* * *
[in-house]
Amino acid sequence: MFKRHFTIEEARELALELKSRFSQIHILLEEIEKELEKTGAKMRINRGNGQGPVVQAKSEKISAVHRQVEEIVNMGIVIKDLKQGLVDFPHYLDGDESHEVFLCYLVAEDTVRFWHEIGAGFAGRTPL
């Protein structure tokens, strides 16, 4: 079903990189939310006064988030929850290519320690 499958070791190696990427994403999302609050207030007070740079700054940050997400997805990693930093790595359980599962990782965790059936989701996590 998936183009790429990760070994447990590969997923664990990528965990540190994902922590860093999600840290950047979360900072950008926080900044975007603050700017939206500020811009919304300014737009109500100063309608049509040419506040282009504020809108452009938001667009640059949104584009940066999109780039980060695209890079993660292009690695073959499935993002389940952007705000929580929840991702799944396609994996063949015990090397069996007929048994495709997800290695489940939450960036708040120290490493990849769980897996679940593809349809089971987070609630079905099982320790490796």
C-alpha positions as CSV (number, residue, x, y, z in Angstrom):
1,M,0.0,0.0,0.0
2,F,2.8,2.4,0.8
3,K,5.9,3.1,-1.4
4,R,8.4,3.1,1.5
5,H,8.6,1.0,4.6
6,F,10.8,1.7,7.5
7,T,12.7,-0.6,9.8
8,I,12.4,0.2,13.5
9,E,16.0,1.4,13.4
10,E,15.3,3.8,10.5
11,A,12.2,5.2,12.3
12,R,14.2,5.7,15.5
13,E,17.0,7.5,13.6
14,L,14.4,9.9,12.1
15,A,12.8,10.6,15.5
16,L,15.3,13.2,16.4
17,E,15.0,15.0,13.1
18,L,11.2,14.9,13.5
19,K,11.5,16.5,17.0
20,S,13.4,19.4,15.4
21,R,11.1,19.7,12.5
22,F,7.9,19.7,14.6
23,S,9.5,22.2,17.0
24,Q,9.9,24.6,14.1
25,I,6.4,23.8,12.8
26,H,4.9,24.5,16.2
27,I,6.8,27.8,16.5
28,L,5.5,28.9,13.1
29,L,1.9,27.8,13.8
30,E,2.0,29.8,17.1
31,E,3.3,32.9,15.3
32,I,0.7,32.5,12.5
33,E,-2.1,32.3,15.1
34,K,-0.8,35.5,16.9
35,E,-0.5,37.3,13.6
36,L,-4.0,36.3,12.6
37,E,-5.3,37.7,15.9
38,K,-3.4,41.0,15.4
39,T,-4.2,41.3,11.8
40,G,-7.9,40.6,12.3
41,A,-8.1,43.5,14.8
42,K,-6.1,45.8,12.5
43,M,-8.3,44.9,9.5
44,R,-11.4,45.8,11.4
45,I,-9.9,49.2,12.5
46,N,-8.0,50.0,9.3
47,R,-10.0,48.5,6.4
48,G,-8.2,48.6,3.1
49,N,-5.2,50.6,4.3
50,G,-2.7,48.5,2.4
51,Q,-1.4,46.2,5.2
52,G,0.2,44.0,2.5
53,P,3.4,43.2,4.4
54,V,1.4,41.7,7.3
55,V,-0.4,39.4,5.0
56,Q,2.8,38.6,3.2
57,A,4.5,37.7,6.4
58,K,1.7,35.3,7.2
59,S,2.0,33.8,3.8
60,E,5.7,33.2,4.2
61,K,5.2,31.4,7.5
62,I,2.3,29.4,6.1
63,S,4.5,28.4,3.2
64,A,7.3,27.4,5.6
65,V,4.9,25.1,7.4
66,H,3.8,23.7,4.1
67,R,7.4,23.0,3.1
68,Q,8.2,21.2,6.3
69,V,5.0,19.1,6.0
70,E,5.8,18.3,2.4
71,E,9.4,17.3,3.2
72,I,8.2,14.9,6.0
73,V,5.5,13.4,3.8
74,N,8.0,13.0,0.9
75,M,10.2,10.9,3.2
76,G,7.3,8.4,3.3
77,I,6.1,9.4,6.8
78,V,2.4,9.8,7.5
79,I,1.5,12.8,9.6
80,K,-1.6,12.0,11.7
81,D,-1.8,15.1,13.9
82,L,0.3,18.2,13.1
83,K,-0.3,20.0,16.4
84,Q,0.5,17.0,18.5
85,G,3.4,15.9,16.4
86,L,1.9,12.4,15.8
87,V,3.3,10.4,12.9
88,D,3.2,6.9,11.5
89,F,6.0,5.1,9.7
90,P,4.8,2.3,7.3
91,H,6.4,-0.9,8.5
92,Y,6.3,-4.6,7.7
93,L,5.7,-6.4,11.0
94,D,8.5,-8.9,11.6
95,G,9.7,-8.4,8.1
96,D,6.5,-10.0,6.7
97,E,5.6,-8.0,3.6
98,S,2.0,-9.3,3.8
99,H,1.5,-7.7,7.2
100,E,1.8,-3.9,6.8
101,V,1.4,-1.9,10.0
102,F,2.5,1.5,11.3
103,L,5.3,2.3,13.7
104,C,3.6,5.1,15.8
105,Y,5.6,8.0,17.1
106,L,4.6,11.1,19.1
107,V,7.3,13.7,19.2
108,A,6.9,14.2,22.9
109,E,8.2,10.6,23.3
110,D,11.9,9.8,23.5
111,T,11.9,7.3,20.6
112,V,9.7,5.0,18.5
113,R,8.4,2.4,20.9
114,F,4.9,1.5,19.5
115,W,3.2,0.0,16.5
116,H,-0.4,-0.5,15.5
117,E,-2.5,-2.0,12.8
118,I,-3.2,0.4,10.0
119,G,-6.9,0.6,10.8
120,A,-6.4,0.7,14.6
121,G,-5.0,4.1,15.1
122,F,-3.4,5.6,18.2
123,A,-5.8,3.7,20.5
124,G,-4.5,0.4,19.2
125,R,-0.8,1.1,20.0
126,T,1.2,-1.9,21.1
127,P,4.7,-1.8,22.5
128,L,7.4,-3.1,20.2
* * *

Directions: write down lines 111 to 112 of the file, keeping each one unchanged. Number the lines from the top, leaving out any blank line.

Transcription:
107,V,7.3,13.7,19.2
108,A,6.9,14.2,22.9